THE UNSOLVED ICONOGRAPHY OF THE PARTHENON FRIEZE
Hilary Hope Guise, professor of art history, Florida State University, lecturer and artist
The Parthenon frieze was originally an afterthought, an Ionic frieze added to an emphatically Doric temple. It seems to represent a procession, but which procession and where was it going? The academic consensus is that it represents the greater Panathenaic procession up to the Acropolis on Athena’s birthday; Boardman, however, asserts that the Panathenaia never arrived at the Parthenon. Why are nearly 175 famous horses pounding along on the frieze when there were no horses in the actual Panathenaic procession? Is the child at the centre of the frieze a male temple slave? Or perhaps a princess about to have her throat slit by her own father as a human sacrifice? Why are the famous armed warriors that led the real procession nowhere to be seen? This course will explore the mysteries of the frieze, seeking different solutions to issues of gender fluidity, initiation and life and death.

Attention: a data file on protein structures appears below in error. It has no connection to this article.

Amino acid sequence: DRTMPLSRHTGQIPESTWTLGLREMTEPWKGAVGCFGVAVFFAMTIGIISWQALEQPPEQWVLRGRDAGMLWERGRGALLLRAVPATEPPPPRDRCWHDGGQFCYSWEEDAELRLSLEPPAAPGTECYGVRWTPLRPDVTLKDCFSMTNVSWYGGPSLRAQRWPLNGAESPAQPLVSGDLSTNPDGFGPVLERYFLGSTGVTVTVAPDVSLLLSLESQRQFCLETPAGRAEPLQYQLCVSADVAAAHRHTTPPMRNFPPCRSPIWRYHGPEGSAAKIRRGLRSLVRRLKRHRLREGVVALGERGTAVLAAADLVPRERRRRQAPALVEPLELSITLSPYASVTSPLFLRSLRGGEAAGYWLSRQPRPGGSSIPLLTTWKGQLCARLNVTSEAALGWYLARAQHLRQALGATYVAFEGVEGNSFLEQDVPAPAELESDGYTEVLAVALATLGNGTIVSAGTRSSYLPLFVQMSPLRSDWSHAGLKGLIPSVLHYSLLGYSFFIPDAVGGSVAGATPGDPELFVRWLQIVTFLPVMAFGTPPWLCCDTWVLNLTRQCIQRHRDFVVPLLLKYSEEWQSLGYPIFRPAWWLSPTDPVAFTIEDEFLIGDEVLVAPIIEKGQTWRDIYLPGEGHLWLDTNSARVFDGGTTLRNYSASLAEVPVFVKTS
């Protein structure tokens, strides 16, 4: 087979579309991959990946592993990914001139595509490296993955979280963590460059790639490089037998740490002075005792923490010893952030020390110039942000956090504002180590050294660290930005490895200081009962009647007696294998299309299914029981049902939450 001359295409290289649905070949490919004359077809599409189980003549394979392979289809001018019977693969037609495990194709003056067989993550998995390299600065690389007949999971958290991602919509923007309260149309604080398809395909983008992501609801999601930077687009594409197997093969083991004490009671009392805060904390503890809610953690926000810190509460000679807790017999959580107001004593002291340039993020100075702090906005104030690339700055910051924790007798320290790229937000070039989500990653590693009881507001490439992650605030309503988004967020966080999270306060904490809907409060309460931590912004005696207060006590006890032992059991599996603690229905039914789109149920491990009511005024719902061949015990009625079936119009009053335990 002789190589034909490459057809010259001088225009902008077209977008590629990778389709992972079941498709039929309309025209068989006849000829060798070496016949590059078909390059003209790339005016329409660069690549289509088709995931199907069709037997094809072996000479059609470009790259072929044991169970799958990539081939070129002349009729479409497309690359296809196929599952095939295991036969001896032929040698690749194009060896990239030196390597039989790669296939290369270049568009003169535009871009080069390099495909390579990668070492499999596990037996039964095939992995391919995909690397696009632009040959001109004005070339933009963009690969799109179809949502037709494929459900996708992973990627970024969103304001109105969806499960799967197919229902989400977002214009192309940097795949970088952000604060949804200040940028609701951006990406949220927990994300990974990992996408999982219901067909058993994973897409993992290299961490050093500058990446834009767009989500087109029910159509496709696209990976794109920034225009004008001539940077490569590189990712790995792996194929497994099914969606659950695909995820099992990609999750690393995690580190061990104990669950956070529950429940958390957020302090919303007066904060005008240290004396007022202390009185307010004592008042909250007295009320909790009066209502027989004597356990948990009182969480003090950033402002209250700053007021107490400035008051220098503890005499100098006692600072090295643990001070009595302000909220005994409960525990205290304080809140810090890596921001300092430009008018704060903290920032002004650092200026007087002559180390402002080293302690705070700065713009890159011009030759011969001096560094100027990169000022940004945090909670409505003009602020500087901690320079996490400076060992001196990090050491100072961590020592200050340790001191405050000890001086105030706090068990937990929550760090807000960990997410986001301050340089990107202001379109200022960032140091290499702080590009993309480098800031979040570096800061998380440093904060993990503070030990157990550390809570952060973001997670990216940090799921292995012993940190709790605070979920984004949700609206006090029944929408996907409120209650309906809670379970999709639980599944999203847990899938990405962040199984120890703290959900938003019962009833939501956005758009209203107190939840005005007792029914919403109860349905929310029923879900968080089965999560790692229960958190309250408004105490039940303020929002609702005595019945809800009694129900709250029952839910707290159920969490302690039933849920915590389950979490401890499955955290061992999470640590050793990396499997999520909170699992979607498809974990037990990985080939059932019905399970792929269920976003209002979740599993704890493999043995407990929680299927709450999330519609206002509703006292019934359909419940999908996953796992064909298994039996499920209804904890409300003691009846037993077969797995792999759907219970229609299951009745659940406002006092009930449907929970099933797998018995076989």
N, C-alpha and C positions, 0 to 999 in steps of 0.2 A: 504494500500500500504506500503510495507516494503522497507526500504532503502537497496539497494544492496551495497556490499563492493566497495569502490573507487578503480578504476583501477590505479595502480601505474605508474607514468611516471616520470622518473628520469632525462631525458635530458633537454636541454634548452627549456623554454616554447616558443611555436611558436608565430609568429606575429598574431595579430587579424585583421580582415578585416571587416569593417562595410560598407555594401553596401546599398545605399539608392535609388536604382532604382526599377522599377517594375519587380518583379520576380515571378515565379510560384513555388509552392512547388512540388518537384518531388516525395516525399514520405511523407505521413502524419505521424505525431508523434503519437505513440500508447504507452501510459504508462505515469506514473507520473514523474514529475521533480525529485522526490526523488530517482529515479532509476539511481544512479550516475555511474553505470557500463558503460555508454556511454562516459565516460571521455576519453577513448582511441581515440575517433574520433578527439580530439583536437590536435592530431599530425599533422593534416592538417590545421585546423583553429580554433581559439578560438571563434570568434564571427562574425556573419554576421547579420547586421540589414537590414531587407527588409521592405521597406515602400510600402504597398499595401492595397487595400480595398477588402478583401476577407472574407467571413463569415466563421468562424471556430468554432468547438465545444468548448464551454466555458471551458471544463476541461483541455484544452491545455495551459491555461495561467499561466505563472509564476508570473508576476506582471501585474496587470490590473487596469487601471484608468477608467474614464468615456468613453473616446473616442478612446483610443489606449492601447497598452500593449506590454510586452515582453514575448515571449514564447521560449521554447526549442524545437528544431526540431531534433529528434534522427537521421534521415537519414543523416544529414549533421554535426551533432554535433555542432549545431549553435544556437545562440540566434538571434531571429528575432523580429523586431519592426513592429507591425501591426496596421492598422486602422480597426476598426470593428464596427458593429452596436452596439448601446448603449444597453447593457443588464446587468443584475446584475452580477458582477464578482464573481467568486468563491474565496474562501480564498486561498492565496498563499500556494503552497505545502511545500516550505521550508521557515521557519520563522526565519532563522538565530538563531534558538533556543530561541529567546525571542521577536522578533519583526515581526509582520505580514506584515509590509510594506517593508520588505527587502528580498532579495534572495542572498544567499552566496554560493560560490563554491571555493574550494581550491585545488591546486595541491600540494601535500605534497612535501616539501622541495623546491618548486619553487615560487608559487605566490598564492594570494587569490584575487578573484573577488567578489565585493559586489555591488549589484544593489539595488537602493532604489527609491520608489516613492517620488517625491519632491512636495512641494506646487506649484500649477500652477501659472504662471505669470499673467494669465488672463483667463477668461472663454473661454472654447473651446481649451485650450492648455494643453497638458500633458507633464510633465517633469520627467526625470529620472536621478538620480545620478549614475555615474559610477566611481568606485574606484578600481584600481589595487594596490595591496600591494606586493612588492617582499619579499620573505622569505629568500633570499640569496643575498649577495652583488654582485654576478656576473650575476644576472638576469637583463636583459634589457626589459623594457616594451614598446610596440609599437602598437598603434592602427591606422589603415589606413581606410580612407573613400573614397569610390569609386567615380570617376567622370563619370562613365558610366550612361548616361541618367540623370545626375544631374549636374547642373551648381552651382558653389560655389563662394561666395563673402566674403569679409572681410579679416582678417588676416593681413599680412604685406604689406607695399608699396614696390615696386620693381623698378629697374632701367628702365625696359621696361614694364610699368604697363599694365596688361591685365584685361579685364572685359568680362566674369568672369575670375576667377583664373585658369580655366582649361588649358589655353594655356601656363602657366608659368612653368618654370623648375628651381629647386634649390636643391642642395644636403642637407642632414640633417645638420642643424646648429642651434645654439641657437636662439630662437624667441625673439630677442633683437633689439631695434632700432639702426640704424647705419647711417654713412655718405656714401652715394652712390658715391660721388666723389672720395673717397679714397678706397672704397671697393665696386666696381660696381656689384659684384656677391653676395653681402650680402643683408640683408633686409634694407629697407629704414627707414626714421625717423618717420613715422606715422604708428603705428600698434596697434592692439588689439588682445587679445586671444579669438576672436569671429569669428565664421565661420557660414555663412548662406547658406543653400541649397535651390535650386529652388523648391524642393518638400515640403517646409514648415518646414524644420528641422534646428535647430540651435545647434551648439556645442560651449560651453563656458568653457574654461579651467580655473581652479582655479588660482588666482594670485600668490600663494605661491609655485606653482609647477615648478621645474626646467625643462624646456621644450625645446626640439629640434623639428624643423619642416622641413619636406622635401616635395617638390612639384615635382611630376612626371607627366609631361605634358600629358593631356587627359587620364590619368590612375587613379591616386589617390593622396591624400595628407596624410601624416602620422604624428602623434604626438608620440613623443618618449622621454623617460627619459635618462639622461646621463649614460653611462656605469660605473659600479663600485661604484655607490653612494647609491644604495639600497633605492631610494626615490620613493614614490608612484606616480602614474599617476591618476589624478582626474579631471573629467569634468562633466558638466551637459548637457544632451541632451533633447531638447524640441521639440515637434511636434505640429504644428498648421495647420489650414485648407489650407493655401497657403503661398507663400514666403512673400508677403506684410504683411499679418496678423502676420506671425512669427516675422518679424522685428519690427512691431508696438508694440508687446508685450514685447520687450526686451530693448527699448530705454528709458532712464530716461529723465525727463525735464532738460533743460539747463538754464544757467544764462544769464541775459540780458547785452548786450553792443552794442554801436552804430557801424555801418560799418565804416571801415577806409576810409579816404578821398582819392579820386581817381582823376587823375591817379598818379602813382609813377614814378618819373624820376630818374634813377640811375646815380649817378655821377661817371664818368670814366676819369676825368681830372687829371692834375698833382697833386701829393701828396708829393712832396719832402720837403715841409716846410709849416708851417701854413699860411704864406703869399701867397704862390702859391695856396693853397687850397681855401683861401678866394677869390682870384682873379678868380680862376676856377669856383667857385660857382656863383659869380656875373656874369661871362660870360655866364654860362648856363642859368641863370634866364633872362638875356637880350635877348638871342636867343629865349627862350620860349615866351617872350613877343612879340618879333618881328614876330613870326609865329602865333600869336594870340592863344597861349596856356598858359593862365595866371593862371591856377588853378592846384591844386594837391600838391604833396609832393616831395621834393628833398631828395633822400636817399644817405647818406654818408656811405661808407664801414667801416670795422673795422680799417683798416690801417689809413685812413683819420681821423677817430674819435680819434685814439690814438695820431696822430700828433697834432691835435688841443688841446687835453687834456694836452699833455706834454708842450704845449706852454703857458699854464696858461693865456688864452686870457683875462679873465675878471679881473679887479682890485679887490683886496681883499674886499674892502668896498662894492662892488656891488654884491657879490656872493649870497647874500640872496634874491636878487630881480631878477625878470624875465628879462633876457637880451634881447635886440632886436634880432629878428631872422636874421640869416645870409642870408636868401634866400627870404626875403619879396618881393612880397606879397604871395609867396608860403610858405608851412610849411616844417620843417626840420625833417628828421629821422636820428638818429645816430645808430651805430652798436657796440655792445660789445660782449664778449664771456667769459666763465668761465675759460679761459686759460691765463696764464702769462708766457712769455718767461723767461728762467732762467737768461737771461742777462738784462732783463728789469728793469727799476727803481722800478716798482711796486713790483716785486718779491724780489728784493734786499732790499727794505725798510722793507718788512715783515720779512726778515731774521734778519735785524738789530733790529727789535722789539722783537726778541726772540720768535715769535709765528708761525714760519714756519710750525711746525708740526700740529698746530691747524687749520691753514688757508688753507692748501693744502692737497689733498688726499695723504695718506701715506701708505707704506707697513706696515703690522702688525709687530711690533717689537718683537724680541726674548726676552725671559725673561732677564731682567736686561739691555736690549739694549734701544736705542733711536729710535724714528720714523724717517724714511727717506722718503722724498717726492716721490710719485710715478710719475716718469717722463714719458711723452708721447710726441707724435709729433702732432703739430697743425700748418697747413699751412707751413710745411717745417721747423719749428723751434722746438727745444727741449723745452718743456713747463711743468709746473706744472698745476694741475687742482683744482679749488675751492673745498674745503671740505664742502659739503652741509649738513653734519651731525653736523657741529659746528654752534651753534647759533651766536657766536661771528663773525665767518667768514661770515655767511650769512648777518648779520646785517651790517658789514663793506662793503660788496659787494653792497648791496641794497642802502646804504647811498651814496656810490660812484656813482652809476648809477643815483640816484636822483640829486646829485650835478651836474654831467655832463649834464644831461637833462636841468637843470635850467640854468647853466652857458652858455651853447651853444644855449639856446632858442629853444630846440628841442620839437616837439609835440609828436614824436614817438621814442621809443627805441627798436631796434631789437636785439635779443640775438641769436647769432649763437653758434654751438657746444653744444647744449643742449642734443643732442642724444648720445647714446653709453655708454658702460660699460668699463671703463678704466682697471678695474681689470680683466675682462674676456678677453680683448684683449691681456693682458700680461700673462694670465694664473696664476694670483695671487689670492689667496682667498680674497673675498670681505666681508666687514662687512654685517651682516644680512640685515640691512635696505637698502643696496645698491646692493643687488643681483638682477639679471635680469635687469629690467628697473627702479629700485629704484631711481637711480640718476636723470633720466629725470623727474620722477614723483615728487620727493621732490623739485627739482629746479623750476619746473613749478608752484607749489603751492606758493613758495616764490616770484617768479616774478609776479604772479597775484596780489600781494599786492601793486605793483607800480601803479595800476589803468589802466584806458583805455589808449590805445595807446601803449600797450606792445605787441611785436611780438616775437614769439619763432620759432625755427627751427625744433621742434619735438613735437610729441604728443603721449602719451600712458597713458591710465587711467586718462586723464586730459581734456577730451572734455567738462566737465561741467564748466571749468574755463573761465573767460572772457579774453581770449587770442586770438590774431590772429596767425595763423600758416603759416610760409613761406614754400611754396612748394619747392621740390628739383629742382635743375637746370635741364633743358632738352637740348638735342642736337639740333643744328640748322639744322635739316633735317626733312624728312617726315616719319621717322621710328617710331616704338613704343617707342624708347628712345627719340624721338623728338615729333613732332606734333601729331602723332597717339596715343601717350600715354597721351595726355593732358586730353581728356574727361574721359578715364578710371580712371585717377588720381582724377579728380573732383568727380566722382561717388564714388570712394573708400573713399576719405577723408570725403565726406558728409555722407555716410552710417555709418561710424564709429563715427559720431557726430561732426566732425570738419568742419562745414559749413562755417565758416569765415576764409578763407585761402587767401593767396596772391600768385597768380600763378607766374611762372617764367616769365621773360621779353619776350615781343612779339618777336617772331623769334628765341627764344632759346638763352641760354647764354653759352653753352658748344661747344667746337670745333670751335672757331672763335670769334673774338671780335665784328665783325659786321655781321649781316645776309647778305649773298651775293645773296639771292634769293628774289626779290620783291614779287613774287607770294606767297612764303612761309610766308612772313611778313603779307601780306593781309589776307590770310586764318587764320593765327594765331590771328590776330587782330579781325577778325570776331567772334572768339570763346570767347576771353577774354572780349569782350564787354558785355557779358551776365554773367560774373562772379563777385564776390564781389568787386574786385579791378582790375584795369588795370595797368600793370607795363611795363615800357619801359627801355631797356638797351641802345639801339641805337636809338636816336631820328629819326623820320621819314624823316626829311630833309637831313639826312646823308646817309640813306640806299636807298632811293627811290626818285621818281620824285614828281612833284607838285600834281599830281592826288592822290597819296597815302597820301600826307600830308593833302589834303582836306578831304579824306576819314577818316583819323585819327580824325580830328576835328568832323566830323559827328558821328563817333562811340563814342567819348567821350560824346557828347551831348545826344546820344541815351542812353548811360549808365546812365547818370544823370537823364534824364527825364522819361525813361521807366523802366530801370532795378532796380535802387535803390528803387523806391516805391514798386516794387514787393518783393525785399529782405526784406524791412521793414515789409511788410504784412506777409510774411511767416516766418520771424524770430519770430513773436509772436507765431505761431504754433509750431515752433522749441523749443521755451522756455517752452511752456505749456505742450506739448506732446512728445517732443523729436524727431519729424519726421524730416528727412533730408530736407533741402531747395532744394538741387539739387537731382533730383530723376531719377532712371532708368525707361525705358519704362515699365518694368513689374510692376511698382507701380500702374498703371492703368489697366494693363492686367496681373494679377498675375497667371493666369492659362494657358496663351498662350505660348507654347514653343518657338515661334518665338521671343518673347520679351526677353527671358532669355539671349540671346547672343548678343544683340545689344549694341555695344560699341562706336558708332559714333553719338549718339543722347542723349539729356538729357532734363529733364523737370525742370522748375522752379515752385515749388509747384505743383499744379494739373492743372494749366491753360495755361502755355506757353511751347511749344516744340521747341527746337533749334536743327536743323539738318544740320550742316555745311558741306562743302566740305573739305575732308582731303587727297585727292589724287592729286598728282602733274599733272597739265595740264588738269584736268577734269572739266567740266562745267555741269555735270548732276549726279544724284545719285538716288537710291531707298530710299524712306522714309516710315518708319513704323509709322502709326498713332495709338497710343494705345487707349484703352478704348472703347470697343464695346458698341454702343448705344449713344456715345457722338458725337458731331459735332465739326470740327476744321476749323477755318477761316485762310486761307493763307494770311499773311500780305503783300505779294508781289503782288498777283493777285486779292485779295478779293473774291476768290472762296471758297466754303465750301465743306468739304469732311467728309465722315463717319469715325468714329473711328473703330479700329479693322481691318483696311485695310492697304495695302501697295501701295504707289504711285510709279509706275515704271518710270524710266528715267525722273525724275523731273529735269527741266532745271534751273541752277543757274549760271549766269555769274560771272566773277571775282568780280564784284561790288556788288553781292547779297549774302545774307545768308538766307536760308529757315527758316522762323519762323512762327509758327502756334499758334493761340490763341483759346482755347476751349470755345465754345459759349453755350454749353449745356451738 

1. Gender fluidity on the Parthenon frieze: is it a boy or a girl?
2. The horned hand: a matter of life and death?